Tag Archives: Newspapers

News & Comment

A 20-Question Quiz for the Media

1680283We live in an era where the very foundations of journalism are increasingly under attack, where “fake news” is ascendent and the intellect and attention span of the public is on the decline.

In response, the editors of Pensito Review, in consultation with researchers at the Moscow Center for Media Studies, have crafted this 20-question quiz to help journalists clarify their mission and find their place in the cosmos during the current Trump administration.

1. Are you feeling depressed, demoralized, disgusted, disenfranchised or simply dissed by the state of the news media and its public perception today? (select one)

  • One of them
  • Two of them
  • Three of them
  • All of them
  • None of them

read more »

Enumerati

NYT Has Seen Post-Election Surge in Subscriptions

132,000

Number of paid subscriptions to online and print the New York Times has seen since the presidential election, the media giant said in an exclusive statement to CNBC.

Enumerati

Americans’ Confidence in Newspapers Continues to Erode

23%

Amount Americans’ confidence in newspapers fell this year, down from 25% in 2012 and 28% in 2011, according to Gallup. Confidence in television news is also at 23%, but that is up slightly from the all-time low of 21% found last year.

Verbatim

Verbatim

The T-U website needs to hold a convention for all of their regular posters, then they need to bar the doors and set the building on fire.

Comment referring to the Jacksonville Times-Union as quoted by Folio Weekly from the blog, Whacksonville.com. The comment, however, could well be applied to regular posters on any mainstream news outlet web site.

News & Comment

Tewspaper Is Not the Future of Newspapers, Right?

newspapers

So there’s this new online newspaper that has no reporters, no editors, no fact-checkers and no advertising salespeople. Local versions of it are available in New York, Chicago, Baltimore, Dallas and Los Angeles. It sends specially programmed robots out over Twitter to glean pertinent tweets and posts them automatically with the originally links intact.

It apparently has at least one human staff member, a guy named Jared to whom you are supposed to direct any “feedback” you’d like to share.

It’s called Tewspaper.

So this is it — the end of the newspaper as we know it, right? Well, not exactly.

See, despite the fact that it uses robots instead of reporters, there’s a good reason why it exists in those five cities — they all have robust newspapers that have embraced the online distribution system pretty aggressively, creating a ready inventory of localized content on Twitter. The upshot is, without real newspaper reporters posting tweets about their stories along with links to the online versions, Tewspaper could not exist.

So instead of replacing newspapers, Tewspaper serves as a kind of RSS feed of capsule summaries (less than 140 characters) of newspaper content. Indeed, it’s a shame the newwspapers didn’t think of it first — they might have been able to monetize the linkbacks. Oh, well ….

Politics

USA Today Creator Al Neuharth Reads Pensito Review

This week Al Neuharth is celebrating USA Today’s quarter-century of turning trees into the intellectual lowest common denominator. It’s hard to believe that it was just 25 years ago that virtually overnight Americans went from being human beings with complex lives to being collective cyphers in brightly colored charts and graphs.

‘This is a lot of interesting bullshit.’
— Al Neuharth

USA Today did for the newspaper business what Kevin Federline did for rap music. OK, maybe not quite that bad, but you know what I mean.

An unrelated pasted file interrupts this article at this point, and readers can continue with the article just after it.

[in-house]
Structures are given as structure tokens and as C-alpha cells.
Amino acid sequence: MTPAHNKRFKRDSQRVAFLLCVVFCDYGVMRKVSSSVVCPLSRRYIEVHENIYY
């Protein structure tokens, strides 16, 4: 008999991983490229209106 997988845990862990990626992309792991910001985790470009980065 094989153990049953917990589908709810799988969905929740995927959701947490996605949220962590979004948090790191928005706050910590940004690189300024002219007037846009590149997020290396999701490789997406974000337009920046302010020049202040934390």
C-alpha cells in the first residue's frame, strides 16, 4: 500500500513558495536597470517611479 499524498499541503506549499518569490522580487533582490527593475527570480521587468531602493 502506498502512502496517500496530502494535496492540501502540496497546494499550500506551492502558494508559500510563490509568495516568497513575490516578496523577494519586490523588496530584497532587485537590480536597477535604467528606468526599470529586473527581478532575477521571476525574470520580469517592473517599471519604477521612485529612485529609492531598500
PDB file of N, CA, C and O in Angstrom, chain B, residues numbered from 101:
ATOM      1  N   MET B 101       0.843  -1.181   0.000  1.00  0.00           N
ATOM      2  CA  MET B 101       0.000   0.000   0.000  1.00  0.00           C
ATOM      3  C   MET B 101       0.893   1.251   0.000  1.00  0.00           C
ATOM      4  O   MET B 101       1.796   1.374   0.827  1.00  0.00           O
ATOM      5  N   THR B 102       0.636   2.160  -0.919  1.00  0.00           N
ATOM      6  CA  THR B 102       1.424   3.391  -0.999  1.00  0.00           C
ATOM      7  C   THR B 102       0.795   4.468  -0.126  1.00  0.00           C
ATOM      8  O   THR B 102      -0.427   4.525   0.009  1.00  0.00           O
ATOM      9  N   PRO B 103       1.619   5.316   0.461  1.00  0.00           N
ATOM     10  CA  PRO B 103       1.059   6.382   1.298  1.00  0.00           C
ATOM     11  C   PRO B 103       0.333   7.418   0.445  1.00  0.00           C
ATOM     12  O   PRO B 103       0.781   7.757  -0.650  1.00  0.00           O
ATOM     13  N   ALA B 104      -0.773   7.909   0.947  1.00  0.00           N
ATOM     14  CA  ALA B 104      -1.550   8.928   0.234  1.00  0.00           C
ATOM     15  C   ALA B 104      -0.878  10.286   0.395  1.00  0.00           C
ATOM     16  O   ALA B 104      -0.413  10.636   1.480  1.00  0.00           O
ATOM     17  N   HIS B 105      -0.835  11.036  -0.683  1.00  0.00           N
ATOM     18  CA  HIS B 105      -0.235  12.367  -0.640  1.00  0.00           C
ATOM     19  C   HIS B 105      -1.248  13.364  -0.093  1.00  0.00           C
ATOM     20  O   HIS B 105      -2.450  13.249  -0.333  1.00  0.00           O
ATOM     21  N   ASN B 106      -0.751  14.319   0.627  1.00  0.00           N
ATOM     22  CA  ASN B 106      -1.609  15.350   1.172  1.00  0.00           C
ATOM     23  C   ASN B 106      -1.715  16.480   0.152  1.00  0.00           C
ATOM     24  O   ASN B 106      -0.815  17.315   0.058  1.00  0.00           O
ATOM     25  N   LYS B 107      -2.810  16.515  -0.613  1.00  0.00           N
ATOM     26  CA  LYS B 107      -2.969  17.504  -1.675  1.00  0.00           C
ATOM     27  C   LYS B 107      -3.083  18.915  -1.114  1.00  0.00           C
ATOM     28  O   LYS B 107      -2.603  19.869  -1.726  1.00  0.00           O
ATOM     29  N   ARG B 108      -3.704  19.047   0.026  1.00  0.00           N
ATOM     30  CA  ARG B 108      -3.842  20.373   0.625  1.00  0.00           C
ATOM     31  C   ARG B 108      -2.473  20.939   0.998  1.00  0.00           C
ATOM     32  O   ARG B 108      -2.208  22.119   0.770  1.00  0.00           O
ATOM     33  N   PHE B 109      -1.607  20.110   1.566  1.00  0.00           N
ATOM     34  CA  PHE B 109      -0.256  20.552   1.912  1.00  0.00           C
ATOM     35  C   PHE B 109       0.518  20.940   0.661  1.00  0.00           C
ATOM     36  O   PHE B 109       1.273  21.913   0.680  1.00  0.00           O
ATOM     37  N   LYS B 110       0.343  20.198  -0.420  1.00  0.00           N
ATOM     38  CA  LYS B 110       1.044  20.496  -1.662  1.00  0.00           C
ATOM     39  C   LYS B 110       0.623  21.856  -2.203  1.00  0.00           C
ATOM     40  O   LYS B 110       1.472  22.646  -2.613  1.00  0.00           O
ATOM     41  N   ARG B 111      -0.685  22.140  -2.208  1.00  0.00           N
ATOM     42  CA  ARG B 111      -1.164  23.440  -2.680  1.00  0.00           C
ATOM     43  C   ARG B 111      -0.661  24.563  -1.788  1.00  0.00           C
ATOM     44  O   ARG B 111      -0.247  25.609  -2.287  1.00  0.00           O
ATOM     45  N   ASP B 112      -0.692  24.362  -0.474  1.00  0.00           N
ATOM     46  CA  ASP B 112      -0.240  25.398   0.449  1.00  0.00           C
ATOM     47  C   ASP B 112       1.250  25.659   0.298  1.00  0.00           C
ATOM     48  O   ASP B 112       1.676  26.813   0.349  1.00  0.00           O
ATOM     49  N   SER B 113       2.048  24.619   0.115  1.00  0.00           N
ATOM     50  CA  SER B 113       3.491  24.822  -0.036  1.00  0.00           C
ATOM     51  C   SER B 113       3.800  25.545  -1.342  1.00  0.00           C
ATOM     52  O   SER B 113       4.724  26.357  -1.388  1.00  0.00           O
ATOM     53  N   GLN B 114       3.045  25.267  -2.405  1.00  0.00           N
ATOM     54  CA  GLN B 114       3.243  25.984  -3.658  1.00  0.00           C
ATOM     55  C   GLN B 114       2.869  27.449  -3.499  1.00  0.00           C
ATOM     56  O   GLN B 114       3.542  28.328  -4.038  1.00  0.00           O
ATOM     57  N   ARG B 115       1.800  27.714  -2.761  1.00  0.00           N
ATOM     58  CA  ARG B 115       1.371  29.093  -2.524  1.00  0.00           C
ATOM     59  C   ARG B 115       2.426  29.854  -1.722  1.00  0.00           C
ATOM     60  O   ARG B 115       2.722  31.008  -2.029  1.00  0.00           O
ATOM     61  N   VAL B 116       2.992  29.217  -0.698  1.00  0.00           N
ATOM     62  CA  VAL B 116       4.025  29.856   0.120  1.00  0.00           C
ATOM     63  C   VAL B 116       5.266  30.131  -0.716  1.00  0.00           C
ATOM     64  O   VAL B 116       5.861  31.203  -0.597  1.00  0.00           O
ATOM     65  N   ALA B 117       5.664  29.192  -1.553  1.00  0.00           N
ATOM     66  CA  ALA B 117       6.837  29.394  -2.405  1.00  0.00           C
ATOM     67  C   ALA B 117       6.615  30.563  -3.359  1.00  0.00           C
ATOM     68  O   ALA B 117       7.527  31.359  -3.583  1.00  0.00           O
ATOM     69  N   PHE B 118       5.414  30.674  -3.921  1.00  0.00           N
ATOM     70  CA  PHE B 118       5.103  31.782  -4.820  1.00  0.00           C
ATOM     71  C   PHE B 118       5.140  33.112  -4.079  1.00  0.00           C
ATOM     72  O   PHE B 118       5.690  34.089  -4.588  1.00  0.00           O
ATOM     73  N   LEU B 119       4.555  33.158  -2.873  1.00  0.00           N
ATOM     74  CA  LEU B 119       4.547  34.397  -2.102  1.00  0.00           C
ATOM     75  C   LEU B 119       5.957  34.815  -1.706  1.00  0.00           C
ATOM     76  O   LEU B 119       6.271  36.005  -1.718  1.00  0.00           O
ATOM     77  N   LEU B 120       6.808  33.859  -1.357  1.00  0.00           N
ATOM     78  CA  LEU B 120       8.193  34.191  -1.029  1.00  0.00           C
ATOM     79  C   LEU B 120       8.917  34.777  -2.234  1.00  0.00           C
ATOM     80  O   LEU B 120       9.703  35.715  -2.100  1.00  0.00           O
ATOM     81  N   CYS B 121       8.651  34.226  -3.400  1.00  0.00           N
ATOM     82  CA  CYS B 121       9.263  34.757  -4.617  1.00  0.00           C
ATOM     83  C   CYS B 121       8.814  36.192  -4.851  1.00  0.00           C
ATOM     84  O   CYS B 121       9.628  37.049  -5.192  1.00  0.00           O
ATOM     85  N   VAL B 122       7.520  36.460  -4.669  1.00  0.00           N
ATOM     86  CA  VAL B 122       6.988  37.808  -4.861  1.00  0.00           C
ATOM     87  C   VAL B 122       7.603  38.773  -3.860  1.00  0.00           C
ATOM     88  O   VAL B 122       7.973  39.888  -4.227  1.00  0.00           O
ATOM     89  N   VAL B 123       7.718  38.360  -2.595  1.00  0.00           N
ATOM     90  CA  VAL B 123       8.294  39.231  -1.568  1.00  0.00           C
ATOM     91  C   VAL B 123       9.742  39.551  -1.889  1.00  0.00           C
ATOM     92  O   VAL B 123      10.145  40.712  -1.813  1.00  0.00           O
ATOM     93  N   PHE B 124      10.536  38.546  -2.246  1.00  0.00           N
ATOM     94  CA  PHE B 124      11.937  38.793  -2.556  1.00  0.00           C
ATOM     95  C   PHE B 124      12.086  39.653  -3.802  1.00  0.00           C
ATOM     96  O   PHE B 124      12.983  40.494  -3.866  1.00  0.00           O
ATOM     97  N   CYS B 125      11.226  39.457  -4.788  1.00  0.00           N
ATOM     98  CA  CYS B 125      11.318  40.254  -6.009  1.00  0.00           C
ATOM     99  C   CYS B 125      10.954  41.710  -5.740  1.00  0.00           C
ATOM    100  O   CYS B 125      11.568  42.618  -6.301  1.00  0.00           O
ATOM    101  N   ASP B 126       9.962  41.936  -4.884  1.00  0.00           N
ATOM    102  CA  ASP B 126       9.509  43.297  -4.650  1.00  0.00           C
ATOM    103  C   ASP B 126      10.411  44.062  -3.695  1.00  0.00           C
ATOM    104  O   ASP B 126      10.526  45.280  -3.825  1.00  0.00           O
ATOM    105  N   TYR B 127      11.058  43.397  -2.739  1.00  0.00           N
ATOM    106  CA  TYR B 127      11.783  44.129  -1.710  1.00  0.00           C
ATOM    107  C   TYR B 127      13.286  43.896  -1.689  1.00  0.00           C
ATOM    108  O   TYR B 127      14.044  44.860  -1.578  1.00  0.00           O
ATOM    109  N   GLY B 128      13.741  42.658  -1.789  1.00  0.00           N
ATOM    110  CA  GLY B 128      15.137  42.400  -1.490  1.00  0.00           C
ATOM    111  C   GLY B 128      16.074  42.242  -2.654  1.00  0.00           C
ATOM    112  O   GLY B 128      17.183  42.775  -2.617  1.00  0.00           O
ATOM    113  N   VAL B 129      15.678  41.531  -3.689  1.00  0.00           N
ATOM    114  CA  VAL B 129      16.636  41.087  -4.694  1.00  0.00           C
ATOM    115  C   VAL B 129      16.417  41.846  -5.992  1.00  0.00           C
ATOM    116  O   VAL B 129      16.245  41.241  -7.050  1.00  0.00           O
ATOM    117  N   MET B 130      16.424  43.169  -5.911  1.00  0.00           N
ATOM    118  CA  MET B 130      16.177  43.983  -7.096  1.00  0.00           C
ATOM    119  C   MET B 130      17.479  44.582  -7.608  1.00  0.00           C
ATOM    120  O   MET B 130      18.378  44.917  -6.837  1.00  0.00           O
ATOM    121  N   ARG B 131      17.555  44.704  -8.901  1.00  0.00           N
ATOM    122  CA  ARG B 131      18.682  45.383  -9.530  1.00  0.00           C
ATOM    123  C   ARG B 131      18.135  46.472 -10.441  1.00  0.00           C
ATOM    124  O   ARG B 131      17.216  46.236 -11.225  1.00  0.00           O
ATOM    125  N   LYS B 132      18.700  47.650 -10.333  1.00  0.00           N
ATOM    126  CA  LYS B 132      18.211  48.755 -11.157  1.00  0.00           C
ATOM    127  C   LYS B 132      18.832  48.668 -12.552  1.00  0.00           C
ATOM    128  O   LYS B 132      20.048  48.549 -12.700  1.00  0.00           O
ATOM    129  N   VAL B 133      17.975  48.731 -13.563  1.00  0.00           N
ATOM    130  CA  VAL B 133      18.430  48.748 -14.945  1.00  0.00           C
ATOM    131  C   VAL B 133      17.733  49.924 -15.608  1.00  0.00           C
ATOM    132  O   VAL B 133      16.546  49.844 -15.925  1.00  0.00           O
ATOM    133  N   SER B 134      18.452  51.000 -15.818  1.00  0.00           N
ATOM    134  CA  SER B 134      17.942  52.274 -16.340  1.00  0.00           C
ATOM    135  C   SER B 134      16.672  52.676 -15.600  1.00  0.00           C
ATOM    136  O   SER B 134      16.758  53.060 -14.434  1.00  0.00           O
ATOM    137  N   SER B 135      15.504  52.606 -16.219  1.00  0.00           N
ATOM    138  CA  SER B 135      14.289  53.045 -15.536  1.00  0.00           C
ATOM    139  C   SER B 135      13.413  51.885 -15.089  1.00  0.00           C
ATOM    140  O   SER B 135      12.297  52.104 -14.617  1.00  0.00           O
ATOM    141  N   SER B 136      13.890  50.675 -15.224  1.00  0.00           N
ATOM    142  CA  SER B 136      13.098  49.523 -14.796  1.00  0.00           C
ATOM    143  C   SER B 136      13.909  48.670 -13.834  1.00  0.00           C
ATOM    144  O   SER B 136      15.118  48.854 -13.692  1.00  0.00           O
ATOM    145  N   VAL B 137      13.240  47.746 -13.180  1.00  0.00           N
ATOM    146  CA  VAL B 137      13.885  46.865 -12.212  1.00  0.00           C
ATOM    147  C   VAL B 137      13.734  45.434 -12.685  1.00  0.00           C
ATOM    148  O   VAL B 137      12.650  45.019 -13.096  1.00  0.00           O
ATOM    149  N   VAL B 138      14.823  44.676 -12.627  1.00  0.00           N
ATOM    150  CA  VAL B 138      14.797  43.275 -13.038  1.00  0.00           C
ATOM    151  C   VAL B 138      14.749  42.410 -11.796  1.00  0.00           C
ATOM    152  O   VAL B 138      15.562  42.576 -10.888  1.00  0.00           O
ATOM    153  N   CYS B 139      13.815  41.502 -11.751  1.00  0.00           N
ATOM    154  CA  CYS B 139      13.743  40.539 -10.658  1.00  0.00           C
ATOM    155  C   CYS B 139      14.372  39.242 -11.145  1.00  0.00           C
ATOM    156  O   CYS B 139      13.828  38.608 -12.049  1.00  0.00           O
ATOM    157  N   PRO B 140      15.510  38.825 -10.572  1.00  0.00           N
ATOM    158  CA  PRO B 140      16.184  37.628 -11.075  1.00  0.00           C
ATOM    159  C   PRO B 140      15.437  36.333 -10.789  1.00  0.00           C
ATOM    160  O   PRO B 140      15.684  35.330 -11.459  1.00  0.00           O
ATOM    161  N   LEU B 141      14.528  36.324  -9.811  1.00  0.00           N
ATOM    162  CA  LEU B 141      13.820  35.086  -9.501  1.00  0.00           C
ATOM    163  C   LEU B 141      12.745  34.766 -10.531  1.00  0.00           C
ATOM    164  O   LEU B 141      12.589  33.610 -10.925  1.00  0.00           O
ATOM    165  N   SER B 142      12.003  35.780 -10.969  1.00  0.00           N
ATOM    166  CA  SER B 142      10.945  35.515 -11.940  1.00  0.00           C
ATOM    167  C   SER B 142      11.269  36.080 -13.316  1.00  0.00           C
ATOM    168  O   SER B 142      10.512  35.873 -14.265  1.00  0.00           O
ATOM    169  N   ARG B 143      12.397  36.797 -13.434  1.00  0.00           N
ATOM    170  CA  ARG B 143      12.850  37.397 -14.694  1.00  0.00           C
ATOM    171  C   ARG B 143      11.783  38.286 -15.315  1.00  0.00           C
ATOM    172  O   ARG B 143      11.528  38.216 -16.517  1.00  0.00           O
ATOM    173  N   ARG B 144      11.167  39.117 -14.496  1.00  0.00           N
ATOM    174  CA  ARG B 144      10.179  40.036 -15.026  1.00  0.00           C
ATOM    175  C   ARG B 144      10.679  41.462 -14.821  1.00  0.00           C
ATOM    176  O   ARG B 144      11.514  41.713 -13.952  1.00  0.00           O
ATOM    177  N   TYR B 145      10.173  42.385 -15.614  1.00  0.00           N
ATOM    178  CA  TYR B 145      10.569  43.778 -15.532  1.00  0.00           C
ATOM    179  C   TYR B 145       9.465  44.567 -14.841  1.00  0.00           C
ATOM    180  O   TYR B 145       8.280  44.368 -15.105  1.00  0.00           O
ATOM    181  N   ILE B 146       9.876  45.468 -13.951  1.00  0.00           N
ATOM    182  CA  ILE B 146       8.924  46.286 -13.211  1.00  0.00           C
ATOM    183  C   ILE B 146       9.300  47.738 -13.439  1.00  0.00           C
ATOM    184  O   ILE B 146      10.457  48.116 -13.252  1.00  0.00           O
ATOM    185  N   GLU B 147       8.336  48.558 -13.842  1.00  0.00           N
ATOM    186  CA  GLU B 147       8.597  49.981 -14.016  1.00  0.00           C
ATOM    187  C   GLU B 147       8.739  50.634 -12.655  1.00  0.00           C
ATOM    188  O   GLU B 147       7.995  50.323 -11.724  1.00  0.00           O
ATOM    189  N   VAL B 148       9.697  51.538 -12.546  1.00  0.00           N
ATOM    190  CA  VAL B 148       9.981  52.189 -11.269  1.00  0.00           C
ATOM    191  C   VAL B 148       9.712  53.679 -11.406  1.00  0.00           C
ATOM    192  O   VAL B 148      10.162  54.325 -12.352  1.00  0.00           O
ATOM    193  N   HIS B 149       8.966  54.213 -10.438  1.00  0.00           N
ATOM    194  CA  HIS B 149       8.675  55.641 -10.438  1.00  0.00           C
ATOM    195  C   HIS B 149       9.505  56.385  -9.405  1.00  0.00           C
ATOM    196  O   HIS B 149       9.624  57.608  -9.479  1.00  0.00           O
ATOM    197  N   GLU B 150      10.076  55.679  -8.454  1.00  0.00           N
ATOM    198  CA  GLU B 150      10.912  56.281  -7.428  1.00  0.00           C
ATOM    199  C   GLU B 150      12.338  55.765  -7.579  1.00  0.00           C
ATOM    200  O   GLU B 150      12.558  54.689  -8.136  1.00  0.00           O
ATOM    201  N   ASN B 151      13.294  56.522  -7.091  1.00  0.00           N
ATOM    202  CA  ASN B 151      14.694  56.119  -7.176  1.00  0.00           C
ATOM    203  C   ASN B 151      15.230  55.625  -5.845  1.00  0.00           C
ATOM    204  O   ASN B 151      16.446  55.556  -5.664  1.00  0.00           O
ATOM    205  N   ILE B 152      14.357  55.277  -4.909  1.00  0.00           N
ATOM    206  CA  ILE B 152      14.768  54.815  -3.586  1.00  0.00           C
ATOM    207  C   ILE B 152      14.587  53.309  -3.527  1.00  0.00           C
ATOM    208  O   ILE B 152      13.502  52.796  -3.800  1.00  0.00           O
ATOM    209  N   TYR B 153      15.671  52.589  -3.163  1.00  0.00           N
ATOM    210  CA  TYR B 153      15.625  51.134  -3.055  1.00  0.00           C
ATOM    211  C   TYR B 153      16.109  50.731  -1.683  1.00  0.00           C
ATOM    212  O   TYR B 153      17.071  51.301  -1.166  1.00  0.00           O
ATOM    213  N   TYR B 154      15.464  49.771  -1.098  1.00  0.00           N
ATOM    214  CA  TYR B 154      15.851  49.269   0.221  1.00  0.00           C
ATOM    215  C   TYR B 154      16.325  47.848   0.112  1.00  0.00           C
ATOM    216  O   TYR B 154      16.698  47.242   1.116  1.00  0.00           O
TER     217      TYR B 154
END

You have to hand it to him, though, Neuharth says he still reads five or six newspapers a day, apparently with a straight face. And, it would seem from comments he made yesterday at a luncheon in his honor, that he’s an avid reader of Pensito Review:

He also reads blogs — “more than I’d care to mention” — but doesn’t have a particularly high regard for them. “Most of them, when I read them, I say, ‘This is a lot of interesting bullshit,'” he says. “But what bothers me about bloggers is there’s a growing sentiment that maybe the government should exercise some control over them. I’m totally opposed to that.” He likens today’s bloggers to the pamphleteers whose incendiary writing helped bring about the American Revolution.

That said, he has no interest in joining their ranks. “I use the internet to retrieve information, not to peddle information or gossip.”

It’s that “interesting bullshit” comment that leads me to believe Pensito Review is among the exaggerated number of blogs Neuharth reads. That’s how I usually describe my co-editors’ posts on this site, so it must be the case. And the “information or gossip” reference seals it.

I’m pretty sure Neuharth comments fairly regularly, too, as pie-chart-al@aol.com.

Hey, Al, congrats on the silver anniversary. According to a pie chart, there’s a 21.37 percent chance that you’ll continue to read Pensito Review.

Politics

Murdoch’s NY Post Fakes AP Story to Smear Dems and Promote Perpetual War

It may sound like my tin-foil hat talking but it really is fundamental to the right’s authoritarian agenda to keep the country in a perpetual state of war. But evidence of their true intent is rarely so brazenly exposed as it was this week by the intentional manipulation of a story at Rupert Murdoch’s flagship U.S. newspaper:

In the changed story, the Post added a quote from the White House saying Sen. Harry Reid and the Democrats would issue a death sentence “for millions of Iraqis.”

[The New York] Post completely rewrote [an Associated Press] story to make it a hit on Dems — than ran the piece with the imprimatur of the AP and Espo. While papers are free to edit AP copy, this complete makeover is nonetheless extraordinary — and extraordinarily revealing.

The lede from the original AP story:

A historic veto showdown assured, Democratic leaders agreed Monday on legislation that requires the first U.S. combat troops to be withdrawn from Iraq by Oct. 1 with a goal of a complete pullout six months later.